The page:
Health region targets hand washing

By Ben Ingram
A recent audit of Prairie North Health Region showed healthcare workers met hand-washing standards 66 per cent of the time, with at least one facility scoring as low as eight per cent.

The results of the April study were released this month along with the health region’s annual report. They document an increase from a November audit that averaged 31 per cent.

In order to obtain the results, auditors visit the region’s facilities and observe the practices of healthcare staff, including housekeepers, doctors, nurses and lab technicians.

With regards to hand hygiene, PNHR wants to see a 95 per cent rate of compliance. Situations demanding hand washing are broken down into four moments — before and after tending to a patient, before using sterilized equipment on a person and anytime after a risk of being exposed to bodily fluids.

“They do a rub, which is hand gel with alcohol in it, or they’ll do the wash, or it’ll be a miss,” said Monica Yonan, the patient quality of care coordinator tasked with overseeing hand hygiene auditors. “We get our statistics (from) that.”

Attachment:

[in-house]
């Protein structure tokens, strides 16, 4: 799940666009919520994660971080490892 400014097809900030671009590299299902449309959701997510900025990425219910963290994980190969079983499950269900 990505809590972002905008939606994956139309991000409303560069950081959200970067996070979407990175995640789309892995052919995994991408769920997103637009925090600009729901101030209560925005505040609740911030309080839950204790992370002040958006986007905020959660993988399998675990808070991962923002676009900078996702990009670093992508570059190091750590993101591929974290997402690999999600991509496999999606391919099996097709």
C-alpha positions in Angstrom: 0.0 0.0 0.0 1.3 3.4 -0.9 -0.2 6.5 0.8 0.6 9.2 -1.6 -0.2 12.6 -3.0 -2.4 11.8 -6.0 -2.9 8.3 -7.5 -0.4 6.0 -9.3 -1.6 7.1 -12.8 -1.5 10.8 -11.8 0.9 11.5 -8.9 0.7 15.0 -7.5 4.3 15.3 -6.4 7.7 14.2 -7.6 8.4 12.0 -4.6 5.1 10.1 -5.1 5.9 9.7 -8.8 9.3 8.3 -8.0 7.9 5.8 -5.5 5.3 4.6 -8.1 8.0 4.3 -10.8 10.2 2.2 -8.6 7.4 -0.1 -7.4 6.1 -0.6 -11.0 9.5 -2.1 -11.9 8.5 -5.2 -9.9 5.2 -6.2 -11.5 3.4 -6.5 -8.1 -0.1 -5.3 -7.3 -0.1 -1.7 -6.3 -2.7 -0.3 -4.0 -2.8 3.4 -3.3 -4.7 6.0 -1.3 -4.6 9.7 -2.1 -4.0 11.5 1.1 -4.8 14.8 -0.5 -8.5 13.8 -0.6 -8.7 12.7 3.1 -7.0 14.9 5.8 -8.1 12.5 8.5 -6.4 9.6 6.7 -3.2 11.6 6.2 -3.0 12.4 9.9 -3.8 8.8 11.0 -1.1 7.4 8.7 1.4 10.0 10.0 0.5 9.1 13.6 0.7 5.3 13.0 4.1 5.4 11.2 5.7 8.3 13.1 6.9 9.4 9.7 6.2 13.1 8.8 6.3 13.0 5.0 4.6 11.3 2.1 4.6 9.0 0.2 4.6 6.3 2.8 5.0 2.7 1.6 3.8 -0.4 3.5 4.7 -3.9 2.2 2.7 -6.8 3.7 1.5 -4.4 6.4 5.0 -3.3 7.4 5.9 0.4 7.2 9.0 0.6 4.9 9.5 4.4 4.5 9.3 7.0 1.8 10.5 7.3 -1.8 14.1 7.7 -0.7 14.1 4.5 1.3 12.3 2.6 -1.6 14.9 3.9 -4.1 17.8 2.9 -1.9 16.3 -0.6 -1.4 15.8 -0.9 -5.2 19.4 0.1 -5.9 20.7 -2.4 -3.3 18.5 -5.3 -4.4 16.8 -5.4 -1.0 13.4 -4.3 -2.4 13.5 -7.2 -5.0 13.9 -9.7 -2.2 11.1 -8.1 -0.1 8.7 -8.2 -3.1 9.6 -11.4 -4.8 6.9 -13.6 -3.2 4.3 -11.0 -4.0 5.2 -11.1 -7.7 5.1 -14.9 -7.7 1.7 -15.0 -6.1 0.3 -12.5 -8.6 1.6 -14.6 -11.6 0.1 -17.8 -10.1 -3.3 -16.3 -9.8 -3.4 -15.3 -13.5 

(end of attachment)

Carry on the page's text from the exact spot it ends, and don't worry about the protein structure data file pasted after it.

Yonan took over the team last September. The initial goal was to educate healthcare workers using an online quiz system, but few employees found the extra time to take the tests.

The role of the auditors has thus expanded from observation to include an educational mandate as well. Audits are now carried out on a monthly basis in every facility, Yonan said.

April’s observations revealed a range of compliance rates, from eight per cent to 100 per cent.

“We have gone into that facility and talked to the manager and had in-services with the staff,” Yonan said of the lowest score during April’s audits. “Upon follow-up…we found that they were actually at around 80 per cent.”

Some of the largest barriers to achieving the levels of hand hygiene PNHR is seeking are availability of the alcohol gel and staff attitudes towards using it, Yonan offered, saying healthcare workers sometimes complain of the gels burning.

Beyond that, she said the biggest concern of the auditors is a staff attitude toward gloves. While working with patients, it has been found that staff are prone to assume hand washing is not a necessity if gloves are worn and thrown away. Auditors want to see hand washing before and after the gloves go on.

“Things have really changed, there’s a lot of work to be done but it’s coming. The attitudes are really good now,” Yonan said.


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